Apparently this book covers the seven most common disappointments in a woman’s life, and, though I have no interest in motivating bible quotes, I’m filled with curiosity about what disappointments await me. As a woman. Probably something about your kids not appreciating you and your husband taking up WoW as a full-time hobby?

The Power of a Positive Mom by Karol Ladd (2007)

Yes, the library owns more than one Karol Ladd self-help book! This one is about how you as a mom can have a powerful impact on your family AND THE WORLD by following just seven family-shaping principles. Seven seems to be Karol’s favorite number. This one seems to have a lot more reviews (27), one of them lists the seven positive principles as “encouragement, prayer, a good attitude, and several others”. Unfortunately this book applies even less to my life than the previous one, so I may never discover how I can change the world around me. Sorry, Karol Ladd, but even the promise of having Ladd-solidarity with you isn’t enough to inspire me to procreate.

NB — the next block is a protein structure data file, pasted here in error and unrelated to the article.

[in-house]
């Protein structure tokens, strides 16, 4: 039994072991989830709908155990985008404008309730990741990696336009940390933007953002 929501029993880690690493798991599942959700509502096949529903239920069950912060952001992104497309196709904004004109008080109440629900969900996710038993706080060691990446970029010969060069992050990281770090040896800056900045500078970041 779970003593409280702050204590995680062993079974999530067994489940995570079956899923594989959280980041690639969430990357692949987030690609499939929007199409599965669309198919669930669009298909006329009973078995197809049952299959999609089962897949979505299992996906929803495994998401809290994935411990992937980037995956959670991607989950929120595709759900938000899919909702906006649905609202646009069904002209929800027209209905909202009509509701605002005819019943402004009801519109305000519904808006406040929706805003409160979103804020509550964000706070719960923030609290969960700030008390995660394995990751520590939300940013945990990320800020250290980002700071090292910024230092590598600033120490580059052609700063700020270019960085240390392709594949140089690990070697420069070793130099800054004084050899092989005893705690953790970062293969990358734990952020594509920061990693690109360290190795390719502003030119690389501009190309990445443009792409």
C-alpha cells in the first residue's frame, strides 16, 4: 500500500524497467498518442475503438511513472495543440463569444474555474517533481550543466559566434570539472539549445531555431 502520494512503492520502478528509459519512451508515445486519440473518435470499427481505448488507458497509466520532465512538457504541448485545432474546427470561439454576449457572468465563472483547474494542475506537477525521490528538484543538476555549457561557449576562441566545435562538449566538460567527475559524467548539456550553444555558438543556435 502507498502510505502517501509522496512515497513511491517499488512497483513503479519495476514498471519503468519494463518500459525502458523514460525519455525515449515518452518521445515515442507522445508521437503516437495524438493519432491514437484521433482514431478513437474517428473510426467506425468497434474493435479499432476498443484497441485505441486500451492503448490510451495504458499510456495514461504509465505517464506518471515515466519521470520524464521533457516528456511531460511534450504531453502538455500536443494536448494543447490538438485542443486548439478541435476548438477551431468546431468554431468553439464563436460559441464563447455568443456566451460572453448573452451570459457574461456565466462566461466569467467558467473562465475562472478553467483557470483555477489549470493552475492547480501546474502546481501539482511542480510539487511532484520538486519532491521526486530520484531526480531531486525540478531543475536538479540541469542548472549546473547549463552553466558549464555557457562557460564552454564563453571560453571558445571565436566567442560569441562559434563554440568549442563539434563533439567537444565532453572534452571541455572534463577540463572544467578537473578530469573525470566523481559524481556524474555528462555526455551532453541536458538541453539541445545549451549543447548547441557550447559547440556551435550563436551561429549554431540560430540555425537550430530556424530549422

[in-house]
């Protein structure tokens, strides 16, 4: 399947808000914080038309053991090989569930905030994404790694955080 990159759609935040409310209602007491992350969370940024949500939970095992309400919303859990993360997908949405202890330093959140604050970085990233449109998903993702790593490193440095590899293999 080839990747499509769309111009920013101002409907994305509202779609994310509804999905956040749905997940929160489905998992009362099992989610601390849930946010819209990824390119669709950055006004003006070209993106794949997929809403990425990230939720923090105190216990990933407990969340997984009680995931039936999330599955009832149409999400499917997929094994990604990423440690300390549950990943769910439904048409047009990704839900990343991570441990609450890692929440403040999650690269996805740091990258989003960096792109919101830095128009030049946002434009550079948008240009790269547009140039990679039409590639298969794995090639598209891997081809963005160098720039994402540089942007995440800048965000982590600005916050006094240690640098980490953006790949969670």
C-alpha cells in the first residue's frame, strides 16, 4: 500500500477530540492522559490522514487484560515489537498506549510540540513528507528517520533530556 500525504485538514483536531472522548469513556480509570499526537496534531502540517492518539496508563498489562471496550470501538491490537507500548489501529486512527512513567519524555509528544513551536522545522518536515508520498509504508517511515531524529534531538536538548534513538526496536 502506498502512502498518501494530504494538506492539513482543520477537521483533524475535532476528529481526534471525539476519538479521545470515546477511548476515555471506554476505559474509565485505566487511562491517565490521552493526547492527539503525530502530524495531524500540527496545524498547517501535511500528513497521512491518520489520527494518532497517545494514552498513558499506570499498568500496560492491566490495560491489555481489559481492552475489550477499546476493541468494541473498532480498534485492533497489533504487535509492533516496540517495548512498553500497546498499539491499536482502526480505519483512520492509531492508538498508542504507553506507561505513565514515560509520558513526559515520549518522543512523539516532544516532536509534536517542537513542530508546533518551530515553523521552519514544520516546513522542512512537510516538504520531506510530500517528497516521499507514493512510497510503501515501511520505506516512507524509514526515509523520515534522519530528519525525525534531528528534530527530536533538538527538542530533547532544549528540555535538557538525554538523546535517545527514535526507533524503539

Sarah's Psalm by Florence Ladd (1997)


This book is fiction, so it automatically gets bonus points, since the main activity of book club is mailing each other ridic fanfiction. I’m not saying I couldn’t write fanfiction about a non-fiction book (I’ve got skillz, you guys), but it would certainly be easier with a plot and characters to work with. Sarah’s Psalm is about a girl growing up in the midst of the Civil Rights Movement who takes an exciting trip to Africa to write her thesis on a conveniently handsome Senegalese writer. Except she has a boyfriend (husband?) back home oh noes! I can’t tell if this is a historical fiction novel with a steamy love triangle or a steamy romance novel set in history.

A New Owner's Guide to Dachshunds by Kaye Ladd (1996)


Kaye Ladd was apparently a dachshund breeder (her business was called “Laddland” which is amazing). This book is pretty self-explanatory. Though I definitely want a dog (!!!) not sure if it will be a dachshund. Still, if I read this book, at least I will be prepared! Also there might be cute pictures!

White Lily by Linda Ladd (1993)